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Peter Anthony Campochiaro, M.D.

Photo of Dr. Peter Anthony Campochiaro, M.D.
  • Director, Retinal Cell and Molecular Laboratory
  • Professor of Ophthalmology
Male

Expertise

Diabetic Macular Edema, Diabetic Retinopathy, Macular Degeneration, Macular Degeneration (Age-Related), Macular Disorders, Macular Holes, Macular Puckers, Medical Diseases of the Retina, Ophthalmology, Proliferative Vitreoretinopathy, Retinal Detachment, Retinal Specialist, Retinal Surgery, Retinal Vascular Disease, Retinal Vessel Occlusion, Surgical and Medical Diseases of the Retina, Surgical Diseases of the Retina, Vitreoretinal Diseases and Surgery Service ...read more

Research Interests

Mechanisms involved in ocular neovascularization; Development of new treatments for ocular neovascularization; Mechanisms involved in retinal degenerations; Development of new treatments for retinal degenerations; Ocular Gene Therapy; Clinical trials of ocular neovascularization and macular edema ...read more

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Insurance Information

Maryland

410-955-3518

Outside of Maryland

410-464-6641
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International Patients

+1-410-502-7683
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Locations

The Johns Hopkins Hospital

Appointment Phone: 410-955-3518
600 N. Wolfe Street
Wilmer Eye Institute
Baltimore, MD 21287 map
Phone: 410-955-3518 | Fax: 410-614-7083

Background

Peter A. Campochiaro, M.D. is the George S. and Dolores Doré Eccles Professor of Ophthalmology and Neuroscience at the Wilmer Eye Institute, Johns Hopkins University School of Medicine. He is a clinician-scientist who directs a research laboratory and conducts clinical trials. His laboratory research is directed at understanding the pathogenesis of ocular neovascularization and excessive retinal vascular permeability, and the mechanism of cone cell death in inherited retinal degenerations. He helped to determine the importance of vascular endothelial growth factor (VEGF), hypoxia-inducible factor-1, and Tie2 in retinal and choroidal vascular diseases.

The clinical trial group under Dr. Campochairo provided the first demonstration of the benefits of suppression of VEGF in diabetic macular edema and retinal vein occlusion. He has developed strategies for sustained suppression of VEGF that are currently being tested in clinical trials. 

Dr. Campochiaro trained at the University of Notre Dame, Johns Hopkins School of Medicine, and the University of Virginia. He did a vitreoretinal fellowship and research fellowships at Johns Hopkins and joined the faculty of the University of Virginia in 1984. He became professor of Ophthalmology and Neuroscience at the Wilmer Eye Institute, Johns Hopkins in 1991.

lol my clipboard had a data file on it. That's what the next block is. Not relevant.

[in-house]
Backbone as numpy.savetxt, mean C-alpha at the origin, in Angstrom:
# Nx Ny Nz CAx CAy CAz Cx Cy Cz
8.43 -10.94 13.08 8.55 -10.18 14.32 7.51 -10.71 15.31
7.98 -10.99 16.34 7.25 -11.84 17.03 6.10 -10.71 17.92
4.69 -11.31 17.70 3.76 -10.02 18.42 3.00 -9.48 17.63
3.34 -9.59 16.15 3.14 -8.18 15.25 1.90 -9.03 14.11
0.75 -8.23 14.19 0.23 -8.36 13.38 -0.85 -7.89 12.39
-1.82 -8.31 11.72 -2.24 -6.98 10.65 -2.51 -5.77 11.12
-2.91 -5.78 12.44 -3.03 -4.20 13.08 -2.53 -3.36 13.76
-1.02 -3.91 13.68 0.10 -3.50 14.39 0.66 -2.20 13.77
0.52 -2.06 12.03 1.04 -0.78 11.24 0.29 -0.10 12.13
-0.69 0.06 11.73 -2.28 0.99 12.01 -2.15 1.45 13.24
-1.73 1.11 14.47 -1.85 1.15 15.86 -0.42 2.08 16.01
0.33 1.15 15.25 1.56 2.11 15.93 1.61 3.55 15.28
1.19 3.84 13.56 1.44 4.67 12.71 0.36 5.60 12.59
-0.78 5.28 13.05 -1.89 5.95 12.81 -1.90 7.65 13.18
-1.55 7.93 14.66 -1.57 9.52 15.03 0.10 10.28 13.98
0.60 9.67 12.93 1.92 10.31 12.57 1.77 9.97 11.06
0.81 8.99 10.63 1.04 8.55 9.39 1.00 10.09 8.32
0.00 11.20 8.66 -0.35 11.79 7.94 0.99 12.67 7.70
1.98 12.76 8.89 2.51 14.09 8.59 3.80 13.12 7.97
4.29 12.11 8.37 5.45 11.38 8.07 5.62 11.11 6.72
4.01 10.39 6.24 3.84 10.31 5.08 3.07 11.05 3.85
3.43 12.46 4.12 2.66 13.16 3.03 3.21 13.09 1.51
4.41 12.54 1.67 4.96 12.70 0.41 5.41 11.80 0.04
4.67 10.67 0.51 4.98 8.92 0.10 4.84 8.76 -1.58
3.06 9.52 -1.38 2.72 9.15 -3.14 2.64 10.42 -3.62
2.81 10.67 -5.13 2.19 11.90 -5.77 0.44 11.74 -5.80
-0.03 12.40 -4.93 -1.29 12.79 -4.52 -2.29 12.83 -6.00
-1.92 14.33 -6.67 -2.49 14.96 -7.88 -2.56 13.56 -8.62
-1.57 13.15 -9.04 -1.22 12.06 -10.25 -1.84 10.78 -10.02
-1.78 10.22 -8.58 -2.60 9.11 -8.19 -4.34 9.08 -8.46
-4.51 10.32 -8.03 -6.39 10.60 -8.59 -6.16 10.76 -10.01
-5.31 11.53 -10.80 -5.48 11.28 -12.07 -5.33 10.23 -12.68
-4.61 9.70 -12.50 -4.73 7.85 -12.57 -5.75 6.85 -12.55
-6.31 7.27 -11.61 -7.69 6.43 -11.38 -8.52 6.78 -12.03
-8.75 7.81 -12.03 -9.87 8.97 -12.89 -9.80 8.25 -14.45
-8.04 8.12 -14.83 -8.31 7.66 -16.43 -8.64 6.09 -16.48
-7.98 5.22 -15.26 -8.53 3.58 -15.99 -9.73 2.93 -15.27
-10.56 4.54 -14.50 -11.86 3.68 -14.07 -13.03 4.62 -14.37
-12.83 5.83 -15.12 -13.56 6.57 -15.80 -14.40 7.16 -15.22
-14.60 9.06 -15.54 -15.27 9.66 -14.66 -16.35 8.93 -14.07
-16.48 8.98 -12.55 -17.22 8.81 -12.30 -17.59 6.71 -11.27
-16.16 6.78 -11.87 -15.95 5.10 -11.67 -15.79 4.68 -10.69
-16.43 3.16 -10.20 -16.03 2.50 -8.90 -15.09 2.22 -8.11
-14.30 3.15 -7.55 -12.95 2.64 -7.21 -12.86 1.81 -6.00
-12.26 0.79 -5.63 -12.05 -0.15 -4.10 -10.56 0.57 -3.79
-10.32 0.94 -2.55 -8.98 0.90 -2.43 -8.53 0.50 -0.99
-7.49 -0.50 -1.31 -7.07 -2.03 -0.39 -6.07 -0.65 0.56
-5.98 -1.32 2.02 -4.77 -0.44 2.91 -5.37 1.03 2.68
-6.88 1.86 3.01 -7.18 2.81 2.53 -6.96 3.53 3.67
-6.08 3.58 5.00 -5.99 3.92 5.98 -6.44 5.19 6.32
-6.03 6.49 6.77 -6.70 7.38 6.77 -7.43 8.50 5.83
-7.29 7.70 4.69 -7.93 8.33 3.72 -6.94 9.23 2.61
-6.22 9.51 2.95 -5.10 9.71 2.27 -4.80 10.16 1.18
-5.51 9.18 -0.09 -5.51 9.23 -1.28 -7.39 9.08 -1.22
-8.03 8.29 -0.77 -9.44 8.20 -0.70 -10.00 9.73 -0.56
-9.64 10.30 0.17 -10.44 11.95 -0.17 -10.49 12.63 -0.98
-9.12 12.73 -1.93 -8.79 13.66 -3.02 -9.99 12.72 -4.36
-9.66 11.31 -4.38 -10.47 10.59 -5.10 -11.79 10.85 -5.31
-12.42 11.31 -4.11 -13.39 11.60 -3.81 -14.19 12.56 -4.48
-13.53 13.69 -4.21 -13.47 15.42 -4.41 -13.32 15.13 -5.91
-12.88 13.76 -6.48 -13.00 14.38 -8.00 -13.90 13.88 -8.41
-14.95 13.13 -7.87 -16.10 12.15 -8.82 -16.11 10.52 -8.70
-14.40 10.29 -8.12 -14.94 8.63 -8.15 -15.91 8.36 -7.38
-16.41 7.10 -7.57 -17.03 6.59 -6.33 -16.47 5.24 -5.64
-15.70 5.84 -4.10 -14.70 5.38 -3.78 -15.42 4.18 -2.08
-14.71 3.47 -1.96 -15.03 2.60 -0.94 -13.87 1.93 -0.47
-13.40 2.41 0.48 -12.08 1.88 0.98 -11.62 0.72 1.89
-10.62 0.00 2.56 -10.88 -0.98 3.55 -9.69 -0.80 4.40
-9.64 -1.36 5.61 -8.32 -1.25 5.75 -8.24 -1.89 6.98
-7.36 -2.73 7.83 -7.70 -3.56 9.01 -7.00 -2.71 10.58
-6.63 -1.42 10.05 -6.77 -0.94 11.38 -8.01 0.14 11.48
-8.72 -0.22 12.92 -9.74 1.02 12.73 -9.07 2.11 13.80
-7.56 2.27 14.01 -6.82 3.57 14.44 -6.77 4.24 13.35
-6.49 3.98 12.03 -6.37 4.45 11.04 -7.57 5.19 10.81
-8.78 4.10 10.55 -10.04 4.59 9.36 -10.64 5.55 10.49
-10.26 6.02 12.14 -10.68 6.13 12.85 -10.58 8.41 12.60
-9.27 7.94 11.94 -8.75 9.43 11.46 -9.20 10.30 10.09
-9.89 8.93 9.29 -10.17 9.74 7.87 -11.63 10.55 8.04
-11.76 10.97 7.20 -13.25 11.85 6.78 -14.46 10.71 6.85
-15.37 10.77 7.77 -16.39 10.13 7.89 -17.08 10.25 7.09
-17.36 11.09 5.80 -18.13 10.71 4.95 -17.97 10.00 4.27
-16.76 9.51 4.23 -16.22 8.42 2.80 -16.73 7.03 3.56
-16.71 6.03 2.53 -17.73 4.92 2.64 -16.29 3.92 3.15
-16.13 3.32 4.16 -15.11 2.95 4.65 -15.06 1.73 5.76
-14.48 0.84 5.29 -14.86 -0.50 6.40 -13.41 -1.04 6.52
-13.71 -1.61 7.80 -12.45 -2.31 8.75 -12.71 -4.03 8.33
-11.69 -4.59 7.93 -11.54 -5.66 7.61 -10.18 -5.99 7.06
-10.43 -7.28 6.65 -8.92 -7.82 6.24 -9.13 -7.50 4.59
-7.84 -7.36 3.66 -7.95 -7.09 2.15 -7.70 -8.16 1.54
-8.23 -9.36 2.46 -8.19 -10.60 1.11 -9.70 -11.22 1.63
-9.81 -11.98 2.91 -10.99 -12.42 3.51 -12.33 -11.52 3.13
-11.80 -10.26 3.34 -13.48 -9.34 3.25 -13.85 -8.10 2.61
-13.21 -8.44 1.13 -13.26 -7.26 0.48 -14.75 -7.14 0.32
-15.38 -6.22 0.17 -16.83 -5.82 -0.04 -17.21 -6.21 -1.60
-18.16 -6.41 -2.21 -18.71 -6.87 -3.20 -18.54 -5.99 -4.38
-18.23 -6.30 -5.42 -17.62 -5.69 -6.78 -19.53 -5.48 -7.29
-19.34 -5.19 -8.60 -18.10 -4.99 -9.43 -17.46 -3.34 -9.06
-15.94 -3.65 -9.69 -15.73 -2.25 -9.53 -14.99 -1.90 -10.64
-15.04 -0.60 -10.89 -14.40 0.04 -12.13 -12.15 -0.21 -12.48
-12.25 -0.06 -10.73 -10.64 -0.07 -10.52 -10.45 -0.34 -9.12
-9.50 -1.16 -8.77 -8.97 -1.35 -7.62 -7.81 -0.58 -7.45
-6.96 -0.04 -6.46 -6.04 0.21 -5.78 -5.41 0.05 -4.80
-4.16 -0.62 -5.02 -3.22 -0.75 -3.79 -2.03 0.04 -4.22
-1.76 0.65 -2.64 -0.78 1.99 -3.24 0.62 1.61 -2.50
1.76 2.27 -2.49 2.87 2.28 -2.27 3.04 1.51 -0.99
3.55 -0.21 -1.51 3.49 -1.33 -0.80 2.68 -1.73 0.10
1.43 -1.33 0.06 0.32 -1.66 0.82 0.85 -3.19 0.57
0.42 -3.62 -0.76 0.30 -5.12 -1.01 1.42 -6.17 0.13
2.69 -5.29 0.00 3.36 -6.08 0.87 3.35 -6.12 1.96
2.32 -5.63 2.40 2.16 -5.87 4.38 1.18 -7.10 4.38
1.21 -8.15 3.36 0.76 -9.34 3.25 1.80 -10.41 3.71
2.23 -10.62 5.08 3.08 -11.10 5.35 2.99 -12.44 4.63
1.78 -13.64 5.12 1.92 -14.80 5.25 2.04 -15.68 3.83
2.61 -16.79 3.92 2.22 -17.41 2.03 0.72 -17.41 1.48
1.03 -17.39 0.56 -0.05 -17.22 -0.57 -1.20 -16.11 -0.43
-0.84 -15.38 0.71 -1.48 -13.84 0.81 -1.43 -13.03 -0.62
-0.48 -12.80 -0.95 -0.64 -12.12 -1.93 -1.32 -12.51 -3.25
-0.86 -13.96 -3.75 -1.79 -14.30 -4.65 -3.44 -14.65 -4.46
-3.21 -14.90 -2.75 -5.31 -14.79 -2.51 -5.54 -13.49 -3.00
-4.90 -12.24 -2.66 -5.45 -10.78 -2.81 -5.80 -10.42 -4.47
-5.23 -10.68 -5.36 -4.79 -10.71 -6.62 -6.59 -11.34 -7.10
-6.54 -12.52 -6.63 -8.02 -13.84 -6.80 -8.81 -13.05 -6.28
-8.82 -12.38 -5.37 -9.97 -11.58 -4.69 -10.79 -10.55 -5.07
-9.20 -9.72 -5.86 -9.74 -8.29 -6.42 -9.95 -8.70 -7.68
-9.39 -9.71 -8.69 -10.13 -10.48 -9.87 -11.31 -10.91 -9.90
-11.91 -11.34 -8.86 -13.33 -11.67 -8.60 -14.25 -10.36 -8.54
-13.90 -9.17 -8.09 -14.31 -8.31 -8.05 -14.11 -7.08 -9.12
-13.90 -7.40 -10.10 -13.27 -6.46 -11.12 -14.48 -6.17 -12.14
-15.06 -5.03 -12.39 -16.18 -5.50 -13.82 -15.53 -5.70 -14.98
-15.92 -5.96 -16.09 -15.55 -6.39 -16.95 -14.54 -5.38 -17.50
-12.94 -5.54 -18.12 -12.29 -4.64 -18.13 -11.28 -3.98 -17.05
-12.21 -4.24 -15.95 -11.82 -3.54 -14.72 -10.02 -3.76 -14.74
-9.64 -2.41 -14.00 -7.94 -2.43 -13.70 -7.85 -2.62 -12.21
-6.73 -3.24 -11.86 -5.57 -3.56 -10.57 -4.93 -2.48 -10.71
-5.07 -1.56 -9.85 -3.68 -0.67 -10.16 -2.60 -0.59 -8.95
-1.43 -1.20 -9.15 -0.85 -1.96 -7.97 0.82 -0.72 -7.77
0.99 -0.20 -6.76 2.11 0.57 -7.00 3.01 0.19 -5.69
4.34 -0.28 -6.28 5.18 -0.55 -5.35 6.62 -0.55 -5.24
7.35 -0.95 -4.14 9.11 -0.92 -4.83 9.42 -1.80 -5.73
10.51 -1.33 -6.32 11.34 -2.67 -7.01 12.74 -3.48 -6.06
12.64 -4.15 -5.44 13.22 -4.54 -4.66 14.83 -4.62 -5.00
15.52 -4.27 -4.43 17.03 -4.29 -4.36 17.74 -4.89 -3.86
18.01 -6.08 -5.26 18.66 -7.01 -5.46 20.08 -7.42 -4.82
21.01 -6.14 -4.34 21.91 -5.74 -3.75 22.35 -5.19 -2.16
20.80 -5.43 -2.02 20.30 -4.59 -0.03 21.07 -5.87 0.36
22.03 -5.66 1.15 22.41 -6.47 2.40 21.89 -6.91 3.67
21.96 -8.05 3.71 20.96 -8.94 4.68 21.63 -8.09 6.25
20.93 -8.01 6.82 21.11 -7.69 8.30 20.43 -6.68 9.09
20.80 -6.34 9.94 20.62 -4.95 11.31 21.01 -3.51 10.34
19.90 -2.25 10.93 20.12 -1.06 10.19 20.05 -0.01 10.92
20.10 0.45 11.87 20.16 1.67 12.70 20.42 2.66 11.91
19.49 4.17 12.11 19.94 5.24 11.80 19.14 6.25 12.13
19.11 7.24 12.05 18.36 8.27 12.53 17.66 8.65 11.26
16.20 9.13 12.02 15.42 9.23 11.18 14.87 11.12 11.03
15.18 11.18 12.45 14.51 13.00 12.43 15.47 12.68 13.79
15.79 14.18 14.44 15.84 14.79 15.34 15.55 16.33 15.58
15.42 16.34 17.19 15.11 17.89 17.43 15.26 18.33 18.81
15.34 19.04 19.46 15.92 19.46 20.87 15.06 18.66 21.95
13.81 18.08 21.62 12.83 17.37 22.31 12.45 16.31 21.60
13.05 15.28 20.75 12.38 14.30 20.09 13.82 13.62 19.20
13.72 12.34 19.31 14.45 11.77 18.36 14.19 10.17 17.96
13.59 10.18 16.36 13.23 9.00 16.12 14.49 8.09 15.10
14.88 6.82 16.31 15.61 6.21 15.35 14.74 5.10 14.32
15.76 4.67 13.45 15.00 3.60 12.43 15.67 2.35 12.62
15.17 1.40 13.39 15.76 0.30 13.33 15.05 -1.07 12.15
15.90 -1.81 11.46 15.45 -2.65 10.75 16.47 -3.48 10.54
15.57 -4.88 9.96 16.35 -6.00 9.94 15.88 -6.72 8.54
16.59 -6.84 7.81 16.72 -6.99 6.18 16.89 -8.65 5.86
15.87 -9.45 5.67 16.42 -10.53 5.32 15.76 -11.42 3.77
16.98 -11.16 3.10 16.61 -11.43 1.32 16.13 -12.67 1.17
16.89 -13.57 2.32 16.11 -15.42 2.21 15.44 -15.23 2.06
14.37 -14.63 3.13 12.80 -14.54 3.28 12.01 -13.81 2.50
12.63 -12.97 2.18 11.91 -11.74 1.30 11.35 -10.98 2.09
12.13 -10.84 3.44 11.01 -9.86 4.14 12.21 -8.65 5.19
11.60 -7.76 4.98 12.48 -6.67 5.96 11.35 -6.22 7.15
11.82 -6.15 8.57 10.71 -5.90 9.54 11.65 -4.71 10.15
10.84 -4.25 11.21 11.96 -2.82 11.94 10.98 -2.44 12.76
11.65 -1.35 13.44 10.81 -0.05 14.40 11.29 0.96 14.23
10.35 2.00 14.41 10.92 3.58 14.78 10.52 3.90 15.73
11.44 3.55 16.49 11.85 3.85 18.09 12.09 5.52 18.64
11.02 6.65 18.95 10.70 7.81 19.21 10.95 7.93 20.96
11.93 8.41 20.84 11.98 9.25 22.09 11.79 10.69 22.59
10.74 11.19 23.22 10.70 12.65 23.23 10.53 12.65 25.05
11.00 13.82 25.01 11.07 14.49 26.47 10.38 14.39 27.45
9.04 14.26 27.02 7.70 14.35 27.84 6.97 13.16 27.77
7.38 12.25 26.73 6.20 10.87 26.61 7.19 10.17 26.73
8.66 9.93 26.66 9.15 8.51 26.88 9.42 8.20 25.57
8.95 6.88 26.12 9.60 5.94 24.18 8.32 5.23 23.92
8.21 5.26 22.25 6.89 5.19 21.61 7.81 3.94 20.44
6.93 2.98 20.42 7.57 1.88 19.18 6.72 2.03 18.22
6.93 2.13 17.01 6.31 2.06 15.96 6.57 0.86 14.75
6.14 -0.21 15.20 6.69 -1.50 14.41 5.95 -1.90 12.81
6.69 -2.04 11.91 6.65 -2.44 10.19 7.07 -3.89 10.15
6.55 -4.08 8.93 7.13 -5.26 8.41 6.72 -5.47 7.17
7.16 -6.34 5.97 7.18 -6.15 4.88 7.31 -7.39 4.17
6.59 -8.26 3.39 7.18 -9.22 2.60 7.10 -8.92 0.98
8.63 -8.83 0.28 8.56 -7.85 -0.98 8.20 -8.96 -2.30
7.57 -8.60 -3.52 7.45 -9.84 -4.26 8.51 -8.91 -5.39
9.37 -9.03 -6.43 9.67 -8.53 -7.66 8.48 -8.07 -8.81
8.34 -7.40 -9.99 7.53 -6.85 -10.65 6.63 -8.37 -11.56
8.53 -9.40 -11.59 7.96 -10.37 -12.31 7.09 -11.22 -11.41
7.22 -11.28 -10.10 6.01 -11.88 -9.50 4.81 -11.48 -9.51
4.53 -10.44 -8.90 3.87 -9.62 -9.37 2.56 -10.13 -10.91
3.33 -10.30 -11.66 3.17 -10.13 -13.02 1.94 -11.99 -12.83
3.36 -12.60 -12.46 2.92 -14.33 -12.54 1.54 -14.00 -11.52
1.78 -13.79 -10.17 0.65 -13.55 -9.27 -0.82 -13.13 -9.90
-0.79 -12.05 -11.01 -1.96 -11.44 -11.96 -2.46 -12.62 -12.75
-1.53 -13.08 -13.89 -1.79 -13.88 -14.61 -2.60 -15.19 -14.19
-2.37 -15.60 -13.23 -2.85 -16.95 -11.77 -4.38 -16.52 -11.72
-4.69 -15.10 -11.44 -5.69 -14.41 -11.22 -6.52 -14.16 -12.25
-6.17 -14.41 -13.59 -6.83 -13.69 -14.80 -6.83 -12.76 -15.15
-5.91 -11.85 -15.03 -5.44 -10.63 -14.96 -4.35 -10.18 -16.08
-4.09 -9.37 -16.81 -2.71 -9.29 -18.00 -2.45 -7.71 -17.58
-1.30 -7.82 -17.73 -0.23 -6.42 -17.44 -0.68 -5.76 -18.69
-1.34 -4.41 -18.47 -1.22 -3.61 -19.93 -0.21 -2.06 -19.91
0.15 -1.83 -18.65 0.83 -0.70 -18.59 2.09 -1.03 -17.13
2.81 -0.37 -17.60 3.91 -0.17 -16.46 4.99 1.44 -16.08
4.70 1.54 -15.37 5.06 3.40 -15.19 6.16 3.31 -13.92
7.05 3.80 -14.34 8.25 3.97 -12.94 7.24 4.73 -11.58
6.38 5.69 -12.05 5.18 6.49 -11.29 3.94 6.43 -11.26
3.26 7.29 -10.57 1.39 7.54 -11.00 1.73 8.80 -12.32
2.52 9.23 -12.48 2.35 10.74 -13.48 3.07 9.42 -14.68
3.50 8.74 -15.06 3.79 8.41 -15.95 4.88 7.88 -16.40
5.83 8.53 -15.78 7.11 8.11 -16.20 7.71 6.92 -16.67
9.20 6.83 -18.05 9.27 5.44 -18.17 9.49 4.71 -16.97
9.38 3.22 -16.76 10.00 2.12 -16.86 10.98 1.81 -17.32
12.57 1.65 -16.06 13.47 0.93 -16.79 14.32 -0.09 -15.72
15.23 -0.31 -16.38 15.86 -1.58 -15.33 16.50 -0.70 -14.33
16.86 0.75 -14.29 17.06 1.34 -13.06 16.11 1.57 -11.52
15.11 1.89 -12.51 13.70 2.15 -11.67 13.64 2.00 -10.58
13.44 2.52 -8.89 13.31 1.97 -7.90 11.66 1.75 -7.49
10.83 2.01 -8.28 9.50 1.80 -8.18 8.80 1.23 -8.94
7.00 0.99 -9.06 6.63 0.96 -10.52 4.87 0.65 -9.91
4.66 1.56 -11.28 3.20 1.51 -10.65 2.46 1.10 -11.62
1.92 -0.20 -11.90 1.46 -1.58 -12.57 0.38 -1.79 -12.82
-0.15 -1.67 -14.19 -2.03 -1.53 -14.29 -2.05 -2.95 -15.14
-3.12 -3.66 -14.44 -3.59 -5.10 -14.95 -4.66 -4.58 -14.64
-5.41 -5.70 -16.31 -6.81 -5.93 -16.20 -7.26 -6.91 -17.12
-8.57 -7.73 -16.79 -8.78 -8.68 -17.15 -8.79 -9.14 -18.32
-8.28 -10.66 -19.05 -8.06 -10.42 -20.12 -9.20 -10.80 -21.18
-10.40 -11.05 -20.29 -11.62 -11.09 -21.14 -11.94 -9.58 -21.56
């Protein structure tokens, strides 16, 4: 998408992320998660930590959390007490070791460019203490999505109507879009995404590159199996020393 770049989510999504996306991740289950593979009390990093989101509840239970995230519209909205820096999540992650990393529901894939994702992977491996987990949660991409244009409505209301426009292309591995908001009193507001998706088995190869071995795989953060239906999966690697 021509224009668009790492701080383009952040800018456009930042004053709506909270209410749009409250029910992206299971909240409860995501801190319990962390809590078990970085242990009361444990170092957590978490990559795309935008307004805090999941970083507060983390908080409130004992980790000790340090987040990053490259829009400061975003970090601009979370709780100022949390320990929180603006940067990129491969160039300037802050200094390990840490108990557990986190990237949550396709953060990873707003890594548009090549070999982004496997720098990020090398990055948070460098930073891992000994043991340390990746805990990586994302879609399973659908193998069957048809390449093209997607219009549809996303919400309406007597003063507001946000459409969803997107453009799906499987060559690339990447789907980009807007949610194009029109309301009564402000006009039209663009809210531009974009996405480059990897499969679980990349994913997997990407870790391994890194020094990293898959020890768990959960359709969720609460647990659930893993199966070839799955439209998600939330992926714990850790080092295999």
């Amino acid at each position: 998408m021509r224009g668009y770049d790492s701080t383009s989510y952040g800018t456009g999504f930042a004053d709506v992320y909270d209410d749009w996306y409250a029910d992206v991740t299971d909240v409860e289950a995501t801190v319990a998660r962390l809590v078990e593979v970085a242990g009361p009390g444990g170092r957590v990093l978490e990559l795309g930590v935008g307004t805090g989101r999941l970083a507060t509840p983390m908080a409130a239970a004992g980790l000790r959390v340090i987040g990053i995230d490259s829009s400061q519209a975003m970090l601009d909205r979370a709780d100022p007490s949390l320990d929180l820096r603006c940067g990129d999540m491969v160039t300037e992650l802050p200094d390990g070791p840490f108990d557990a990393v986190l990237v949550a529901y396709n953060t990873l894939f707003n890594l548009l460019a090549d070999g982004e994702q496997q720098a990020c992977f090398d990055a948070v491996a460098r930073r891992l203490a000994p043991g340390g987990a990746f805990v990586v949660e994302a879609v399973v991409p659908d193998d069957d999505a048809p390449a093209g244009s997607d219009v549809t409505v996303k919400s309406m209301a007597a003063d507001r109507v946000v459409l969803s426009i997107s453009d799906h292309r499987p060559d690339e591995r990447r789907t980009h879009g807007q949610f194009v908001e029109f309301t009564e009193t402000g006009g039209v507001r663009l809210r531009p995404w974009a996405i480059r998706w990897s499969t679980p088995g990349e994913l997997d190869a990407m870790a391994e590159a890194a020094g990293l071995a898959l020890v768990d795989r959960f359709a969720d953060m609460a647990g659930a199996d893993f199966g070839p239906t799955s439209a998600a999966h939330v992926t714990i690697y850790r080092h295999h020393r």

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Titles

  • Director, Retinal Cell and Molecular Laboratory
  • George S. and Dolores Dore Eccles Professor of Ophthalmology and Neuroscience
  • Professor of Ophthalmology
  • Professor of Neuroscience

Departments / Divisions

Centers & Institutes

Education

Degrees

  • MD, Johns Hopkins University School of Medicine (1978)

Residencies

  • University of Virginia School of Medicine / Ophthalmology (1982)

Board Certifications

  • American Board of Ophthalmology / Ophthalmology (1983)

Research & Publications

Lab Website: Retinal Cell and Molecular Laboratory

Clinical Trial Keywords

Diabetic macular edema, Ranibizumab, Central retinal vein occlusion, Branch retinal vein occlusion, Choroidal neovascularization, Gene therapy

Activities & Honors

Honors

  • Retina Hall of Fame, 2017
  • Arnall Patz Medal, Macula Society, 2012

Videos & Media

Recent News Articles and Media Coverage

What's the Difference Between Dry and Wet AMD? - US News and World Report (Sept. 2019)

Johns Hopkins Researchers Advance Search For Safer, Easier Way to Deliver Vision-Saving Gene Therapy to The Retina - Hopkins Newsroom (Sept. 2019)

Therapeutic Eye Injections May Be Needed Less Often - JHM News (Aug. 2013)

Patient Ratings & Comments

The Patient Rating score is an average of all responses to physician related questions on the national CG-CAHPS Medical Practice patient experience survey through Press Ganey. Responses are measured on a scale of 1 to 5, with 5 being the best score. Comments are also gathered from our CG-CAHPS Medical Practice Survey through Press Ganey and displayed in their entirety. Patients are de-identified for confidentiality and patient privacy.

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